Astro v. Lippo: Hong Kong Court Clarifies The Discretion Found In Article V Of The New York Convention, But Holds Firm On Time Limits

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1 MEALEY S 1 International Arbitration Report Astro v. Lippo: Hong Kong Court Clarifies The Discretion Found In Article V Of The New York Convention, But Holds Firm On Time Limits by Chiann Bao Skadden, Arps, Slate, Meagher & Flom Hong Kong A commentary article reprinted from the January 2017 issue of Mealey s International Arbitration Report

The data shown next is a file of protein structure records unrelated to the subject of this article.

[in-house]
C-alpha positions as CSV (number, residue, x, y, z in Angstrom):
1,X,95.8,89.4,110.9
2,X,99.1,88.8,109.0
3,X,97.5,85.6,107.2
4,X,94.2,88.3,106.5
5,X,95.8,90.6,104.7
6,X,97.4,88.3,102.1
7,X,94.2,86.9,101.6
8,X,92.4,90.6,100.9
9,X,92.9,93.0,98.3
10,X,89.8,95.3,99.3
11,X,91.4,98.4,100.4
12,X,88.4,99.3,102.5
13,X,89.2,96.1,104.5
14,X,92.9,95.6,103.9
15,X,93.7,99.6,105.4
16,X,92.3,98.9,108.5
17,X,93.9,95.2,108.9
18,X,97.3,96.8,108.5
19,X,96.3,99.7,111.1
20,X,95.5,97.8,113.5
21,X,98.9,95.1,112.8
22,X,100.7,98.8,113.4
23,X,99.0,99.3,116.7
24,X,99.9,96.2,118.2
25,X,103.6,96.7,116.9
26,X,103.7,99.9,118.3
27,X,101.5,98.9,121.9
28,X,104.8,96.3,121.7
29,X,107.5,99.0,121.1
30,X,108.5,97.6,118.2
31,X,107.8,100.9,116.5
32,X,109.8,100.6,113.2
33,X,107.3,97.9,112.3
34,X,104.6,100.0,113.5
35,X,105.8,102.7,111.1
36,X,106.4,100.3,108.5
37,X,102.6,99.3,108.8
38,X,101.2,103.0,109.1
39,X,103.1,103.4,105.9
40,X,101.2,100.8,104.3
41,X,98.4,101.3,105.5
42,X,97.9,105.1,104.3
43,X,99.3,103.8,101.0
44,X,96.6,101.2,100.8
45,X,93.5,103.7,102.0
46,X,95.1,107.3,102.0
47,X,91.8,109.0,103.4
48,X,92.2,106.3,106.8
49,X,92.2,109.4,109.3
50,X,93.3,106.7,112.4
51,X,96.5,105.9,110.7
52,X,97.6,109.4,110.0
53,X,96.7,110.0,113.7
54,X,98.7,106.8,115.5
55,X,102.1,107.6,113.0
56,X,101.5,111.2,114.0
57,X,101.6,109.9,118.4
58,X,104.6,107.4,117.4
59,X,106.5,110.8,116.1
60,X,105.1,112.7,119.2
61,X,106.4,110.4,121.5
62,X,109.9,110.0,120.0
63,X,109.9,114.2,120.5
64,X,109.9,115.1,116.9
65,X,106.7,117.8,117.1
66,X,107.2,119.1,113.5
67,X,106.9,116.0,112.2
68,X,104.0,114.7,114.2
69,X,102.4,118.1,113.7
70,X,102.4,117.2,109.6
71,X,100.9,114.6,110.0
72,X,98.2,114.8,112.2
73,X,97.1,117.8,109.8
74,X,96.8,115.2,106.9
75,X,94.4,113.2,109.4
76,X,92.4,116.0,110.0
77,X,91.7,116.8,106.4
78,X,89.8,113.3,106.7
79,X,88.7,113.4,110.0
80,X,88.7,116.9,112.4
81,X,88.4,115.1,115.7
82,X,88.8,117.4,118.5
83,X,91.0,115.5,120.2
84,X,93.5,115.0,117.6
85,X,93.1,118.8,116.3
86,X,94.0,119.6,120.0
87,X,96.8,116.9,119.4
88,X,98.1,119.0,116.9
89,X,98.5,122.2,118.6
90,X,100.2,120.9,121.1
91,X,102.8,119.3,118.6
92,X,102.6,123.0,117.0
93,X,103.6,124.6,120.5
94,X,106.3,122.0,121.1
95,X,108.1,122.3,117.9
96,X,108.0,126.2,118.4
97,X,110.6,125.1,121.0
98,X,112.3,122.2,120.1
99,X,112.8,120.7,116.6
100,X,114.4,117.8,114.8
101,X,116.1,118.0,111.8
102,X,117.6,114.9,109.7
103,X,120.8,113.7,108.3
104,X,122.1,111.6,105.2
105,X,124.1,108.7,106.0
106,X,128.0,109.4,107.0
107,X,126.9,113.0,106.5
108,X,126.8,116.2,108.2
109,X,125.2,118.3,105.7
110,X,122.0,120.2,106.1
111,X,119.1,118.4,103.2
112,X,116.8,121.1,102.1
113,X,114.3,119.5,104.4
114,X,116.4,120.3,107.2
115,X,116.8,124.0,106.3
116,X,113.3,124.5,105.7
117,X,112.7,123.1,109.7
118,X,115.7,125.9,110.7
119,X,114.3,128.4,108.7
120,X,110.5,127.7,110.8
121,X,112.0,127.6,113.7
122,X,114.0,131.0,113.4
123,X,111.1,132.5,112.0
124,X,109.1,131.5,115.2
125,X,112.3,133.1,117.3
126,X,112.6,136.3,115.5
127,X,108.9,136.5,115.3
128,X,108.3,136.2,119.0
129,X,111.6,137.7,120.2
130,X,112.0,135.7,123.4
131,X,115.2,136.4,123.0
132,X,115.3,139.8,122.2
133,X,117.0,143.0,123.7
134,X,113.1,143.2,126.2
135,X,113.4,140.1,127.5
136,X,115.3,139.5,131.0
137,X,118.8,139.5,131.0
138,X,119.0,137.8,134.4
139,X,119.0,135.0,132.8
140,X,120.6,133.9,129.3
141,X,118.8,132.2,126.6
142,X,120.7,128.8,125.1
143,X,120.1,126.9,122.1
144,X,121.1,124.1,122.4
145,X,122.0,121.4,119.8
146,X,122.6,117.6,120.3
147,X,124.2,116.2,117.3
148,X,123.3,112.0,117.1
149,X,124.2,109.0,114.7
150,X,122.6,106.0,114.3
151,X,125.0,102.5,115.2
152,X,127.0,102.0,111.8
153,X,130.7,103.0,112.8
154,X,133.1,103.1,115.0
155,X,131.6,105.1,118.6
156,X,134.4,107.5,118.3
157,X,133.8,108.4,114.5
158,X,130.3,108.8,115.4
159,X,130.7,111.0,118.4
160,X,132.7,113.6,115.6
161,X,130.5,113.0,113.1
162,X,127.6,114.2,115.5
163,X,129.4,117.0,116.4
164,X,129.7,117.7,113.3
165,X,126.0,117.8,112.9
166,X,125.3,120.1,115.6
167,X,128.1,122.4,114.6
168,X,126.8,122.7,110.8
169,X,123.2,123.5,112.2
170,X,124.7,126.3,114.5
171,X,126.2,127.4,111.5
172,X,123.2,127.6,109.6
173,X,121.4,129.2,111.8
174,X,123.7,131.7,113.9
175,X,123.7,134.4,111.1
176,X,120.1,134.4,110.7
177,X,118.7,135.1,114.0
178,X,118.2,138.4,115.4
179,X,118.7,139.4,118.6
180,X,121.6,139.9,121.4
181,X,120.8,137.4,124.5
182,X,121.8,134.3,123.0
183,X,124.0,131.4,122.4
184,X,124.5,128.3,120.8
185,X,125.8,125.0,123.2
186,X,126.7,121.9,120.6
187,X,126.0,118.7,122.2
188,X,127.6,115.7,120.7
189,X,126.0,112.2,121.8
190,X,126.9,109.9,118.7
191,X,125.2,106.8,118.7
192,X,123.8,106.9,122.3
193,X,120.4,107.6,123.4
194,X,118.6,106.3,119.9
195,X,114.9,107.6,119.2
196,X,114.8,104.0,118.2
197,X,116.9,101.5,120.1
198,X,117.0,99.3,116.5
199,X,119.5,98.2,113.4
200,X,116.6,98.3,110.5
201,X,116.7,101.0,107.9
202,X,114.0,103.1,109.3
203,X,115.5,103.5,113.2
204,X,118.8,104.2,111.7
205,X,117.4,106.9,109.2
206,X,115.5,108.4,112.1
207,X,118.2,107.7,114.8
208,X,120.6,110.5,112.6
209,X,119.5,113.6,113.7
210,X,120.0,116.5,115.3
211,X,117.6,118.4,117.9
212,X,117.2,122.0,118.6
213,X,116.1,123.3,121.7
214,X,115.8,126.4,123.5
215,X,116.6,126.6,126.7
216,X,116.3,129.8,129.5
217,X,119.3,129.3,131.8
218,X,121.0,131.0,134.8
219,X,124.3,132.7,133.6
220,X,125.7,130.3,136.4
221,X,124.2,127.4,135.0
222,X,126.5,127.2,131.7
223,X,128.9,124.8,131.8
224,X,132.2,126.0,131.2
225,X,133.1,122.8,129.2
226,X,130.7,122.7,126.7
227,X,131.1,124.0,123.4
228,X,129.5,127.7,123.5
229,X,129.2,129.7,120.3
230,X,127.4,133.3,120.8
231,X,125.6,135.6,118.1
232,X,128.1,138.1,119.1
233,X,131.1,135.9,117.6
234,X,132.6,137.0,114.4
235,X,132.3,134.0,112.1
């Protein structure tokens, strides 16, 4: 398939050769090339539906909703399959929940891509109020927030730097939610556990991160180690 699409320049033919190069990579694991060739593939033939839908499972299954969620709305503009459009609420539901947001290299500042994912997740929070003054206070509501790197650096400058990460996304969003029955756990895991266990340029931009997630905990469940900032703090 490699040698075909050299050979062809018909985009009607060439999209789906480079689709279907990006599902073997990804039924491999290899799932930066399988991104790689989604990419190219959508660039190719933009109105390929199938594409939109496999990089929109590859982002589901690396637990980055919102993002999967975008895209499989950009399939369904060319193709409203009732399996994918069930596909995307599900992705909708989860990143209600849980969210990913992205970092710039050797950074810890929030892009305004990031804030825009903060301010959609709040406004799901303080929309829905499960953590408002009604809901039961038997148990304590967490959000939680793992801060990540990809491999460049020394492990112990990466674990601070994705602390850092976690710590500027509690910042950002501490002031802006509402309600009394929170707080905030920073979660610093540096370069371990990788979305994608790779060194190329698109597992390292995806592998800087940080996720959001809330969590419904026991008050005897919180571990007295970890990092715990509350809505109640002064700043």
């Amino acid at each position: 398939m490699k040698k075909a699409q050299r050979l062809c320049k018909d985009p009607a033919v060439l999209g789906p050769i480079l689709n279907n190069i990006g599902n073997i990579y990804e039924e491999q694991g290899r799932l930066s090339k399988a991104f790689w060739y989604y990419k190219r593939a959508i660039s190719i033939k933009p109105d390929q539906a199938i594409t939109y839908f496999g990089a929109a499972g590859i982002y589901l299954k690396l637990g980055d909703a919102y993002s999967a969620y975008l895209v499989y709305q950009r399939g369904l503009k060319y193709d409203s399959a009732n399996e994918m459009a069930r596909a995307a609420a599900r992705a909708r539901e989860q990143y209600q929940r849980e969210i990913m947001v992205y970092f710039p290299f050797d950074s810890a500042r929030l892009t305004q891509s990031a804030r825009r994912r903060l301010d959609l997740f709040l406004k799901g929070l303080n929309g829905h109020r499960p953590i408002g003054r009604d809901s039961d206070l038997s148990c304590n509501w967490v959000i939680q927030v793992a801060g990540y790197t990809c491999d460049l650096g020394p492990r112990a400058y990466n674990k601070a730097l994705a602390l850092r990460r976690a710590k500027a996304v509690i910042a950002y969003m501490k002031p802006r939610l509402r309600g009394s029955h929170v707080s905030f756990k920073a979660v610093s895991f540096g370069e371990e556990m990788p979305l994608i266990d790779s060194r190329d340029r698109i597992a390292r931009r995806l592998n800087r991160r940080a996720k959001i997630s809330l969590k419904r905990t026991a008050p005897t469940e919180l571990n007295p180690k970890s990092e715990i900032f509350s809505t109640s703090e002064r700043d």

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3 MEALEY S 1 International Arbitration Report Vol. 32, #1 January 2017 Commentary Astro v. Lippo: Hong Kong Court Clarifies The Discretion Found In Article V Of The New York Convention, But Holds Firm On Time Limits By Chiann Bao [Editor s Note: Chiann Bao is Asia Pacific Counsel with the law firm of Skadden, Arps, Slate, Meagher & Flom and former Secretary-General of the Hong Kong International Arbitration Centre, based in Hong Kong. Any commentary or opinions do not reflect the opinions of Skadden, Arps, Slate, Meagher & Flom, LexisNexis1 Mealey Publicationsä. Copyright # 2017 by Chiann Bao. Responses are welcome.] I. Introduction On 5 December 2016, the Hong Kong Court of Appeal ( the Hong Kong CA ) issued its decision in the long-running Astro vs. Lippo dispute, allowing the enforcement in Hong Kong of arbitration awards that the Singapore Court of Appeal ( the Singapore CA ) had refused to enforce. 1 Although the Hong Kong CA overturned one aspect of the decision made by the lower court (the finding that there had been a breach of the good faith principle), the Hong Kong CA dismissed First Media s appeal. Fatal to First Media s case was the inexcusable delay which had occurred before First Media had applied to set aside the enforcement order originally made in Hong Kong. II. Background In 2005, companies from the Malaysian media conglomerate, Astro, ( Astro )andcompaniesfromtheindonesian Lippo group, including First Media, formed a joint venture to provide multimedia and television services in Indonesia. The joint venture failed, prompting Astro to initiate arbitration proceedings in Singapore, pursuant to the rules of the Singapore International Arbitration Centre ( SIAC ) in 2008, as prescribed by the contract between itself and Lippo. Astro put forward claims in respect of the services and funding it had provided. In the arbitration, Astro also sought to include as co-claimants three additional Astro companies that wished to bring claims (but were not signatories to the arbitration clause in the joint venture agreement). A tribunal (consisting of three English arbitrators, Sir Gordon Langley, Sir Simon Tuckey and Stewart C Boyd CBE QC) was constituted in accordance with the SIAC rules. First Media, meanwhile, contended that the tribunal did not have jurisdiction over the claims being advanced. In an interim partial award, the tribunal concluded that it did have jurisdiction over all claims and the three Astro companies were entitled to bring claims. First Media decided not to challenge this award in the Singapore courts at that time (even though Article 16(3) of the UNCITRAL Model Law ( Model Law ), as enacted in Singapore, would have permitted a challenge to be brought at that time). 2 The tribunal ultimately delivered awards totaling US$130 million in favor of the Astro companies (including the three Astro non-signatories). Astro and its affiliates sought to enforce the award in several countries including Singapore, Hong Kong, England, Malaysia and Indonesia. It obtained leave to enforce the awards in Singapore in First Media then sought to resist enforcement by bringing before the Singapore courts an objection to the arbitral tribunal s jurisdiction over the three Astro companies. The Singapore High Court held that because First Media had not challenged the jurisdictional award in time, it had waived its right to raise the jurisdictional objection. The Singapore CA overturned the lower court s decision, on the basis that First Media was entitled to raise 1